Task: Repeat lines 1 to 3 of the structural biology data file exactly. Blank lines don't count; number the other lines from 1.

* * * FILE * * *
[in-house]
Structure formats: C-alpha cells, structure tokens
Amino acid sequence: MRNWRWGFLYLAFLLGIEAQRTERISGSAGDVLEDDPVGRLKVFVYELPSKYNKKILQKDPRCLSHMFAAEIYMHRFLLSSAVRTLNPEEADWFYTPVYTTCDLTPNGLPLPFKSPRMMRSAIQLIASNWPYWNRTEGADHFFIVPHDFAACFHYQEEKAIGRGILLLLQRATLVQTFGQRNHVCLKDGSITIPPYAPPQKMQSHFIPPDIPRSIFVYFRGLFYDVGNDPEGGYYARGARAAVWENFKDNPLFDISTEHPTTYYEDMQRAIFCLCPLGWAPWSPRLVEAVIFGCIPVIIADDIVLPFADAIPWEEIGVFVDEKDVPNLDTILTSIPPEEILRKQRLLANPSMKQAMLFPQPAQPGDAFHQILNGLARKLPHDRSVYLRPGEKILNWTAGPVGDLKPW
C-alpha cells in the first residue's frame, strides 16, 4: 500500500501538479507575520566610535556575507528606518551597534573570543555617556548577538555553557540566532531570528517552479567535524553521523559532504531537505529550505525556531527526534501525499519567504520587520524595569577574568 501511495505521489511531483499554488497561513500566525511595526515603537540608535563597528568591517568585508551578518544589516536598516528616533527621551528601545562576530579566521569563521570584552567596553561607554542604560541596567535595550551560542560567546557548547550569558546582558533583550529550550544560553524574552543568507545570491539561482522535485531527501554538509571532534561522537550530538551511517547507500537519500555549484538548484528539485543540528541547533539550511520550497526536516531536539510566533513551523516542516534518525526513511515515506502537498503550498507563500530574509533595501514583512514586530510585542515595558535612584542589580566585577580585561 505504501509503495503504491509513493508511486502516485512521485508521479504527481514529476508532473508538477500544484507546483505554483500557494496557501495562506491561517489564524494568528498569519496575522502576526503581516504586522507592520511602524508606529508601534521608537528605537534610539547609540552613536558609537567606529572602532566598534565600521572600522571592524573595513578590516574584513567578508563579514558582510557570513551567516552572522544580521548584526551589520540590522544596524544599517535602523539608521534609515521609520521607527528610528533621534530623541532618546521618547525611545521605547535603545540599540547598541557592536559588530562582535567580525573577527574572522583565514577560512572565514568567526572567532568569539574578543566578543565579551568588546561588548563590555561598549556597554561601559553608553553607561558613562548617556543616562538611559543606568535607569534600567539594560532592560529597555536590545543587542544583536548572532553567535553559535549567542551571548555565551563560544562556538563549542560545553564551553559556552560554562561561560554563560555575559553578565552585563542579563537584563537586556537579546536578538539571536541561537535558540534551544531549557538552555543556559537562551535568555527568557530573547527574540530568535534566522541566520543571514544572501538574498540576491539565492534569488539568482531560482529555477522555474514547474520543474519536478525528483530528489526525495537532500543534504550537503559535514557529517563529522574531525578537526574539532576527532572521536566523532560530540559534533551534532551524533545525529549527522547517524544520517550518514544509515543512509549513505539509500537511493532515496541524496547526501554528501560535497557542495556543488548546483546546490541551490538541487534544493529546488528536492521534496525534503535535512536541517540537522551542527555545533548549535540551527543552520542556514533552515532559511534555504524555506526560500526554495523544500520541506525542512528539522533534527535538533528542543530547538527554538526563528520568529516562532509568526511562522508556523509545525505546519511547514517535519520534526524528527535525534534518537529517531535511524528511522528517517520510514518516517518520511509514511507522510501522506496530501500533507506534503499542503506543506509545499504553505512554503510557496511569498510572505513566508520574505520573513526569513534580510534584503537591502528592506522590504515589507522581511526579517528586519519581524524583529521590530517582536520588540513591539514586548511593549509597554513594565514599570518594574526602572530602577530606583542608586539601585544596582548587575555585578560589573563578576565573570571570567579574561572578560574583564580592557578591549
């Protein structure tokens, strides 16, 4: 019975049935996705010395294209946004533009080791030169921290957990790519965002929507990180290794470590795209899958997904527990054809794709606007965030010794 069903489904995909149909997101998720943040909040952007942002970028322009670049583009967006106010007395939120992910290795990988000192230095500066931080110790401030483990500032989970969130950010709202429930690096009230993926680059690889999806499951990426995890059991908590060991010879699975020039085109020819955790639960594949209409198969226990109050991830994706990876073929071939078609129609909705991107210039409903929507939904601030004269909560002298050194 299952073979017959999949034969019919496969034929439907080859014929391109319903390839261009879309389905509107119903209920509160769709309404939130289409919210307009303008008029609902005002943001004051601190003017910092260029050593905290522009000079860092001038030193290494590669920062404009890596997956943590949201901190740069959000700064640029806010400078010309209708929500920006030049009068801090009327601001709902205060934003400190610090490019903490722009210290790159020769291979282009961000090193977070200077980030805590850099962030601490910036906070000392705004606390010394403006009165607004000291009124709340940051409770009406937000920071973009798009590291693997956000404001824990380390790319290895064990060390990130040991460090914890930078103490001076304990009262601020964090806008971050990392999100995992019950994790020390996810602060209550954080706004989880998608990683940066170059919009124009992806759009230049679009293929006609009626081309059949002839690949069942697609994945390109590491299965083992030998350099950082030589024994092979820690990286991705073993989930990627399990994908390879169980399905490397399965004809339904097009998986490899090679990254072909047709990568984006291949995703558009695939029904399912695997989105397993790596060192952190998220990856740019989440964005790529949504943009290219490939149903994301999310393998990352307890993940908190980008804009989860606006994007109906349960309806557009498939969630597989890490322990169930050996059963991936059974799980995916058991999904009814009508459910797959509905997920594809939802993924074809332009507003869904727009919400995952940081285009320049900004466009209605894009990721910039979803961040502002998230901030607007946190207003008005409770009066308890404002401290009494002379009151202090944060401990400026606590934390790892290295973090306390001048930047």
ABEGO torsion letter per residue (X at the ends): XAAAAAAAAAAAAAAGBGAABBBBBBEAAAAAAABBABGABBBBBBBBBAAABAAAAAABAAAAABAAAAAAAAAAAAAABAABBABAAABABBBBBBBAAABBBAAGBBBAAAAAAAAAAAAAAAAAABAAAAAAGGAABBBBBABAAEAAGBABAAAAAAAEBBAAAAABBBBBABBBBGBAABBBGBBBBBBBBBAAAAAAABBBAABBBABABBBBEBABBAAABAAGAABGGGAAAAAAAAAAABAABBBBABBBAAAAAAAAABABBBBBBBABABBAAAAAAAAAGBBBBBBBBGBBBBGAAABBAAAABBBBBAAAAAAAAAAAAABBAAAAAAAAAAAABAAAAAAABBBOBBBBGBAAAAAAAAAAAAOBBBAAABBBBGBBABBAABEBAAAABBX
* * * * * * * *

[in-house]
Structure formats: C-alpha cells, structure tokens
Amino acid sequence: MRNWRWGFLYLAFLLGIEAQRTERISGSAGDVLEDDPVGRLKVFVYELPSKYNKKILQKDPRCLSHMFAAEIYMHRFLLSSAVRTLNPEEADWFYTPVYTTCDLTPNGLPLPFKSPRMMRSAIQLIASNWPYWNRTEGADHFFIVPHDFAACFHYQEEKAIGRGILLLLQRATLVQTFGQRNHVCLKDGSITIPPYAPPQKMQSHFIPPDIPRSIFVYFRGLFYDVGNDPEGGYYARGARAAVWENFKDNPLFDISTEHPTTYYEDMQRAIFCLCPLGWAPWSPRLVEAVIFGCIPVIIADDIVLPFADAIPWEEIGVFVDEKDVPNLDTILTSIPPEEILRKQRLLANPSMKQAMLFPQPAQPGDAFHQILNGLARKLPHDRSVYLRPGEKILNWTAGPVGDLKPW